The team fans out across the marsh as a BNSF Railway train screeches along tracks less than a quarter-mile away. This train is not hauling coal. Right now, roughly one coal train per day travels along the Columbia River before turning north and following the shoreline of Puget Sound to service Canadian coal terminals. But if terminals are built in Longview and near Bellingham, that number could jump to more than 20 coal trains per day.

Some coal does escape from trains, as BNSF has testified publicly in the past. Environmental groups have sued BNSF Railway for violating the Clean Water Act by allowing coal and coal dust to escape from trains and get into waterways along tracks in the Northwest. A judge ruled this month in favor of local groups in Seward, Alaska after they sued a nearby coal terminal for similar Clean Water Act violations. However, supporters of coal exports have called the coal escapement issue a red herring, used by anti-coal environmental groups to spark public alarm.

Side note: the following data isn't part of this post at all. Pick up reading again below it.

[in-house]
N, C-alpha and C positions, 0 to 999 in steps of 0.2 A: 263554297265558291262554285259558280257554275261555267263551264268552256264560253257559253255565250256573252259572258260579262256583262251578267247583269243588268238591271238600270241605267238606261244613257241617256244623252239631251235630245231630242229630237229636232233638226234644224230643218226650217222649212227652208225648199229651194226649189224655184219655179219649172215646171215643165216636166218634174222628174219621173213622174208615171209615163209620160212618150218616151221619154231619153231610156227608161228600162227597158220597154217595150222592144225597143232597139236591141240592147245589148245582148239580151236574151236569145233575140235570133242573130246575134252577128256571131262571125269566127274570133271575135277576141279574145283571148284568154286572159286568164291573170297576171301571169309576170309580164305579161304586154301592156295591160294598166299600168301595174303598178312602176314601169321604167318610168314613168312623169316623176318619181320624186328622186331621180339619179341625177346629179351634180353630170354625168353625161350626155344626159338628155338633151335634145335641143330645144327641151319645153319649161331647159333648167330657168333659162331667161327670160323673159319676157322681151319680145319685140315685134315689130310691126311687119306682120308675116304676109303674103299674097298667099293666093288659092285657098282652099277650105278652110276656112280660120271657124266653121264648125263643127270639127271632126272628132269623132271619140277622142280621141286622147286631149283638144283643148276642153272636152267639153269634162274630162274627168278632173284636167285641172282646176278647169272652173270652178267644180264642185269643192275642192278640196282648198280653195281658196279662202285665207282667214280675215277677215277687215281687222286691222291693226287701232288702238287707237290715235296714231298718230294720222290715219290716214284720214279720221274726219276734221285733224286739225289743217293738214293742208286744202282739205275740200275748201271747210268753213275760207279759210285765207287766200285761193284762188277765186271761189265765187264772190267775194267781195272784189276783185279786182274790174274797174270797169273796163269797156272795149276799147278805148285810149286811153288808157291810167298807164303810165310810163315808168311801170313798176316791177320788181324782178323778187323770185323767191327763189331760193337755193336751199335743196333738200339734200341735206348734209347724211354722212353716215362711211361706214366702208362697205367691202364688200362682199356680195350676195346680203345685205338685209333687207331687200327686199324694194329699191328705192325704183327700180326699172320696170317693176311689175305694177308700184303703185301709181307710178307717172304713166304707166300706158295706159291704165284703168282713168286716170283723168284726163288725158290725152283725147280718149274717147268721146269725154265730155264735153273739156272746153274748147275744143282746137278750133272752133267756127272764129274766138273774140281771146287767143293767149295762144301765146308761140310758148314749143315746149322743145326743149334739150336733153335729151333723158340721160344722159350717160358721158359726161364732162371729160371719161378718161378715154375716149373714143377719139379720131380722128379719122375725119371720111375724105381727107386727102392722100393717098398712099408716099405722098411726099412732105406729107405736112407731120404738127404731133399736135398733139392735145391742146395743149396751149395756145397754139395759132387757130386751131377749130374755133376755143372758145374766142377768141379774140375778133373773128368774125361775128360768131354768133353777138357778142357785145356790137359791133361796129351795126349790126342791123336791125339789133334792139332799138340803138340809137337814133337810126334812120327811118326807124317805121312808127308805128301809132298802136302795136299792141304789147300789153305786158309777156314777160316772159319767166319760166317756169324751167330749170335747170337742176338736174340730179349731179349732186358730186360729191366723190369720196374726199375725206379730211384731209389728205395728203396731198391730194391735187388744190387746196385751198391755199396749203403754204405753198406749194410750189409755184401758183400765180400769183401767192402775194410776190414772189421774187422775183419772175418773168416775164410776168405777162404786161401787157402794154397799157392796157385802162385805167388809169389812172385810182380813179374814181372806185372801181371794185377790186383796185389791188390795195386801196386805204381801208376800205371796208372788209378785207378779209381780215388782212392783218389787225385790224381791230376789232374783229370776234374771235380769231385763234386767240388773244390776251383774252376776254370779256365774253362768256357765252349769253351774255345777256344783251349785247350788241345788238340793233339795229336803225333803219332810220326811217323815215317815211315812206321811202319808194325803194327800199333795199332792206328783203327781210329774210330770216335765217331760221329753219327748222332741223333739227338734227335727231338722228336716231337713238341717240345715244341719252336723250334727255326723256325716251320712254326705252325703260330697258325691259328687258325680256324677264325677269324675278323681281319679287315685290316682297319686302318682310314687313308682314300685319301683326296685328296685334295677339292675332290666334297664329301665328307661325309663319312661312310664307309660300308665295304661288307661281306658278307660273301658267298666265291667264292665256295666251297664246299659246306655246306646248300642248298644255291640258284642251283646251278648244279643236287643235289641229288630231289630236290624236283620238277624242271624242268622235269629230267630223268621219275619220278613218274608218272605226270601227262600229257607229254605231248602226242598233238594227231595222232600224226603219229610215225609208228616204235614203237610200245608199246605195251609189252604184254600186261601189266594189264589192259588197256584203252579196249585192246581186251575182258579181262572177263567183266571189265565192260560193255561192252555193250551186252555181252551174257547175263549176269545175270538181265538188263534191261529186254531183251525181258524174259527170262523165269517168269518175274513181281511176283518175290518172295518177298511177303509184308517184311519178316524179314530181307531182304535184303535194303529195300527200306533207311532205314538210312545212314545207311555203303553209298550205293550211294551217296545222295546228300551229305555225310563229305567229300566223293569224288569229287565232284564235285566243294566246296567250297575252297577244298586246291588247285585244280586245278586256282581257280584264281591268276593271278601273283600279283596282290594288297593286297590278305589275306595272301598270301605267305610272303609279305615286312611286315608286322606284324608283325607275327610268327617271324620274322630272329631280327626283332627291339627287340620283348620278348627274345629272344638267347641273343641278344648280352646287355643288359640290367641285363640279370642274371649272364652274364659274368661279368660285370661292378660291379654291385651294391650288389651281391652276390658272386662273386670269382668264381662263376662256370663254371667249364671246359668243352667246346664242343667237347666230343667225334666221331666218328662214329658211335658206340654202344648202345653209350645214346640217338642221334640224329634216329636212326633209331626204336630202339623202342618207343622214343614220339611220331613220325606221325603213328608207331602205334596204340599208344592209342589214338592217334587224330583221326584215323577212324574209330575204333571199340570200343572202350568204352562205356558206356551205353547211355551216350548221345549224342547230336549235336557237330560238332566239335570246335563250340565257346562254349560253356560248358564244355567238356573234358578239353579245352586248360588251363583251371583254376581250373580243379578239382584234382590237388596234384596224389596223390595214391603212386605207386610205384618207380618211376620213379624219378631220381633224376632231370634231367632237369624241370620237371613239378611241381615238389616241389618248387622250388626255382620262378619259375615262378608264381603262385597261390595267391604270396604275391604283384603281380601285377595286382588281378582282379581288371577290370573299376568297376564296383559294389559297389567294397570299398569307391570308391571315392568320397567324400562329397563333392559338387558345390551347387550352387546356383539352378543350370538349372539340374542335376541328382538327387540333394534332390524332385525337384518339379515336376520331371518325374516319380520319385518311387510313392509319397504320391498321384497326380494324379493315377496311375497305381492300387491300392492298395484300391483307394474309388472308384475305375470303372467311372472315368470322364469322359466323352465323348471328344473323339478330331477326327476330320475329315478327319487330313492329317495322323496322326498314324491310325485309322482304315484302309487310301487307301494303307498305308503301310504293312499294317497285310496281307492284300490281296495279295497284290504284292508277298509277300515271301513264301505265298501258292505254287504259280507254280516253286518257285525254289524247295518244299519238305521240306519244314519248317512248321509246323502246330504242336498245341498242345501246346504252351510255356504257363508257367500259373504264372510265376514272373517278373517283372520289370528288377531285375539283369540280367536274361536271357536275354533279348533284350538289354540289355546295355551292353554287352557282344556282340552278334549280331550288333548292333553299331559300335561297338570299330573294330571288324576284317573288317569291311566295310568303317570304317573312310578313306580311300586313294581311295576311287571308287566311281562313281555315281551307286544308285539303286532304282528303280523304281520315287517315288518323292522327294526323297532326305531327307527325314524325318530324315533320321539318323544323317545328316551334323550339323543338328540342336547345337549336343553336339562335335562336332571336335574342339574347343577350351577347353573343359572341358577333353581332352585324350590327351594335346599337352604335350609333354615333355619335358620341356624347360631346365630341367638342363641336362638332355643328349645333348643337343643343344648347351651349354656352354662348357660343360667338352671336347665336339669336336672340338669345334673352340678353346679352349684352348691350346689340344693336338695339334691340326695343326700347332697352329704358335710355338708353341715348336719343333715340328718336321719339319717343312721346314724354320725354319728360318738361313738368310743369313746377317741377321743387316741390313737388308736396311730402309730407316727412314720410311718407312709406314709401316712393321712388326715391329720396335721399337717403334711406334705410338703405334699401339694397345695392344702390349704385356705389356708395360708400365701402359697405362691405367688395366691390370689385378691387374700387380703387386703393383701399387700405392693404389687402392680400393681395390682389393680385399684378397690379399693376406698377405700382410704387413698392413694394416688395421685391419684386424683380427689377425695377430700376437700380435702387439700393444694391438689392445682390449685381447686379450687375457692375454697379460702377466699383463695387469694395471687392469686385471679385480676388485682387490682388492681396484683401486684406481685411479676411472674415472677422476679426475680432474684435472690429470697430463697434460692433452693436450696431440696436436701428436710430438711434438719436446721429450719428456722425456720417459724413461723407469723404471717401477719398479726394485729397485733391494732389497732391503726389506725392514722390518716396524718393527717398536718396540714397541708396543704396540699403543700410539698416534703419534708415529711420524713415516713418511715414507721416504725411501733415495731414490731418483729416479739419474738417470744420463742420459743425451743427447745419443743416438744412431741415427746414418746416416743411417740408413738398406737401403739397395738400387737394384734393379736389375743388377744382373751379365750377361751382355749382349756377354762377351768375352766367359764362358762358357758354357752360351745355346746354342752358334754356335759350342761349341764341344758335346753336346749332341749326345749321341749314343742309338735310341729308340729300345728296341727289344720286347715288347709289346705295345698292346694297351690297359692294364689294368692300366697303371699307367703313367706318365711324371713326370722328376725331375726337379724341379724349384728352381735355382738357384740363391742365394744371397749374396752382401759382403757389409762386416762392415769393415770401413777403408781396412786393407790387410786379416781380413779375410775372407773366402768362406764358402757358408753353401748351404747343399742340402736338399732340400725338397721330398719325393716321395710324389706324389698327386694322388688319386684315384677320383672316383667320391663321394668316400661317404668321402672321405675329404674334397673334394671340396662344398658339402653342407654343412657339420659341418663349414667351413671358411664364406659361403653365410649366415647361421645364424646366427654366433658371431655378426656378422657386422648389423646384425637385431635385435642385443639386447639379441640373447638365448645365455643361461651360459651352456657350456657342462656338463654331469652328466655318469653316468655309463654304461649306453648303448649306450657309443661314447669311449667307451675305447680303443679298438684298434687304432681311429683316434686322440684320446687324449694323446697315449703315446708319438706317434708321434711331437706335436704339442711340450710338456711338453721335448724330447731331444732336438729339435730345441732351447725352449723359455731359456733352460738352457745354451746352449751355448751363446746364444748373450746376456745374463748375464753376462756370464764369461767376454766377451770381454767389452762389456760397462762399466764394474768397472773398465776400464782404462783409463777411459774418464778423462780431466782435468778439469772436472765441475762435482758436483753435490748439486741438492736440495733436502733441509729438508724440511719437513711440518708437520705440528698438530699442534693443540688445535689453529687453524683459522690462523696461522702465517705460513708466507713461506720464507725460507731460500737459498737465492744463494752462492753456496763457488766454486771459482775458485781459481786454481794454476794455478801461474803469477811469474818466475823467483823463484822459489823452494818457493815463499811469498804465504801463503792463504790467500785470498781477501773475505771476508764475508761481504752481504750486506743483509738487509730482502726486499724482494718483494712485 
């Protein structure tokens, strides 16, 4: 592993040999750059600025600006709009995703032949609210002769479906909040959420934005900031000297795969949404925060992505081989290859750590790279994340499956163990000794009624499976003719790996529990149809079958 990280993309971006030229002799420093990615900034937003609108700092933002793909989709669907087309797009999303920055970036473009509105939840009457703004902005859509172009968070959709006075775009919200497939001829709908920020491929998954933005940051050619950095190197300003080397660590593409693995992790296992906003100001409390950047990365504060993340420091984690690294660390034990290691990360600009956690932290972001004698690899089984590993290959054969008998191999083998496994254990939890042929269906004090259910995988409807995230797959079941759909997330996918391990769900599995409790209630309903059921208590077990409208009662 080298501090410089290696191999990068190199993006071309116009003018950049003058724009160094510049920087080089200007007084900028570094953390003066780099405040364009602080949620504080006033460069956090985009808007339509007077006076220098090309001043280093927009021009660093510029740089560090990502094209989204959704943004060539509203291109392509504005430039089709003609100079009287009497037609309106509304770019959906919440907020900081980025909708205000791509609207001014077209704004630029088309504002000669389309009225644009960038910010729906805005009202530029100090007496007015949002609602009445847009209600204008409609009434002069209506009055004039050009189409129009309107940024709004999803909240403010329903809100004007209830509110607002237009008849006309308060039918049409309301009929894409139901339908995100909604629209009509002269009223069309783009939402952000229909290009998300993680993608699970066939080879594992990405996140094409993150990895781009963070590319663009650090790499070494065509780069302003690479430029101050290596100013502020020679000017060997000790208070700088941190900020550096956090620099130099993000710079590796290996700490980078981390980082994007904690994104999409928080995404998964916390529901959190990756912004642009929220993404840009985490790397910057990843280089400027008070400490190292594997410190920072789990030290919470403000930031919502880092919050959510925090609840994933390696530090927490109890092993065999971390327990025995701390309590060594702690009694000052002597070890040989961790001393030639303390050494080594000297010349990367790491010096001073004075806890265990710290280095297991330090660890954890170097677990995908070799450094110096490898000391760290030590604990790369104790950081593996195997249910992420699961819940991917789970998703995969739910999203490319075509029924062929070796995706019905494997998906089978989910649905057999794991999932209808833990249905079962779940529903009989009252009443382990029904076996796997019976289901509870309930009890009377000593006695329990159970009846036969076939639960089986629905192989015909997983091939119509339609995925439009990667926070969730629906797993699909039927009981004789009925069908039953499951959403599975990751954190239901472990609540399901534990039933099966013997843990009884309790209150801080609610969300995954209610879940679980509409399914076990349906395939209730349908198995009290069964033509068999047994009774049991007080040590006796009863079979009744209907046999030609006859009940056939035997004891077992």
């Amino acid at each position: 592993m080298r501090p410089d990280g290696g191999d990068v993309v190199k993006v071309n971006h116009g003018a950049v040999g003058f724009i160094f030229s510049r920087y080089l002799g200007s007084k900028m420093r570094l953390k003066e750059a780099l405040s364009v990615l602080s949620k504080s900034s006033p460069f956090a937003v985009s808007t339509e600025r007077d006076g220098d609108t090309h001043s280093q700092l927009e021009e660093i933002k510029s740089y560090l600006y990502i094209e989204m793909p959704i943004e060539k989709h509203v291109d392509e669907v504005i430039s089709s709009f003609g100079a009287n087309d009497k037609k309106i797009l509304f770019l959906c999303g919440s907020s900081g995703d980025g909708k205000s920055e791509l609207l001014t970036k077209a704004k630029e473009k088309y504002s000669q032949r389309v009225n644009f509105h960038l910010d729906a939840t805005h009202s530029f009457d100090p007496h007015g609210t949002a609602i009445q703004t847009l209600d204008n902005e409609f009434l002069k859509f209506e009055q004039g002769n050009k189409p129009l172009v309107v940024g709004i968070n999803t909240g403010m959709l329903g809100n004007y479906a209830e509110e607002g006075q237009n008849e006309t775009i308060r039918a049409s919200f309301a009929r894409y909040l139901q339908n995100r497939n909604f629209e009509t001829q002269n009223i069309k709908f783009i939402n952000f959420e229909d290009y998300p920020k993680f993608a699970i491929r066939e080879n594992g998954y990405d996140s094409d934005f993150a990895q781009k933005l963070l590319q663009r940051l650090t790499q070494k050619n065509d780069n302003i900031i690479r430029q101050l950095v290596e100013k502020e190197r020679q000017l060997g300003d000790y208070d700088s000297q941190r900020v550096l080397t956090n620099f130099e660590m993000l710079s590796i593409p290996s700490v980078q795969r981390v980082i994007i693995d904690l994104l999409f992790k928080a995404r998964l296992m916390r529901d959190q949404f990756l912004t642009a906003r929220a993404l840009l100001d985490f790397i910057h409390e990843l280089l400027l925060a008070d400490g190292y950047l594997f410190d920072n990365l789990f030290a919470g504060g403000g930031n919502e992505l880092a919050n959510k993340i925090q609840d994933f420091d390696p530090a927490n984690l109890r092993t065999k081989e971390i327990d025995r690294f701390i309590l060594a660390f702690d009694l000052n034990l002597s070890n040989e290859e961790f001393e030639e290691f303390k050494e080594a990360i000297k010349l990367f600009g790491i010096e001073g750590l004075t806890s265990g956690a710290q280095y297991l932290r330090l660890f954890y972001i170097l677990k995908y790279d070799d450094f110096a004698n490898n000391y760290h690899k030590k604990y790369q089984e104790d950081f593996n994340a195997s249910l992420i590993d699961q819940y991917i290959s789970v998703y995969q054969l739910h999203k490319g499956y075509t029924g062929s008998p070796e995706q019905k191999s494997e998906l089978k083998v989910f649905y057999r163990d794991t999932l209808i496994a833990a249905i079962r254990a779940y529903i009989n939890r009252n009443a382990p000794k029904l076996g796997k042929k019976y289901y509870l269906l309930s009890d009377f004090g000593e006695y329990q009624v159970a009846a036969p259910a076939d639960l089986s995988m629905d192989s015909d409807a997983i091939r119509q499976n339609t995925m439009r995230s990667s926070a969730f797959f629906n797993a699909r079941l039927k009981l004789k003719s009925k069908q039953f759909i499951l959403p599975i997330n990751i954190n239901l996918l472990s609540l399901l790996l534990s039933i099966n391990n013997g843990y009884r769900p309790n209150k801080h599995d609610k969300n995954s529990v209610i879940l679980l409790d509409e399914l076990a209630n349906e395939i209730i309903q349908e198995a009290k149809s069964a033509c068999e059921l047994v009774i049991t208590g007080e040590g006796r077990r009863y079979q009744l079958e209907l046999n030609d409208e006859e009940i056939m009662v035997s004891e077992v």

Looking For Coal Clues

The USGS is gathering samples of muck, fish and insects from two sites in this wildlife refuge, one close to the tracks, the other farther away. The goal is to find out whether more mercury and polycyclic aromatic hydrocarbons (PAHs) are showing up near the train tracks and how those contaminants are behaving in the environment.


Collin Eagles-Smith hunts for dragonfly larvae at Stiegerwald
Lake National Wildlife Refuge. Credit: Ashley Ahearn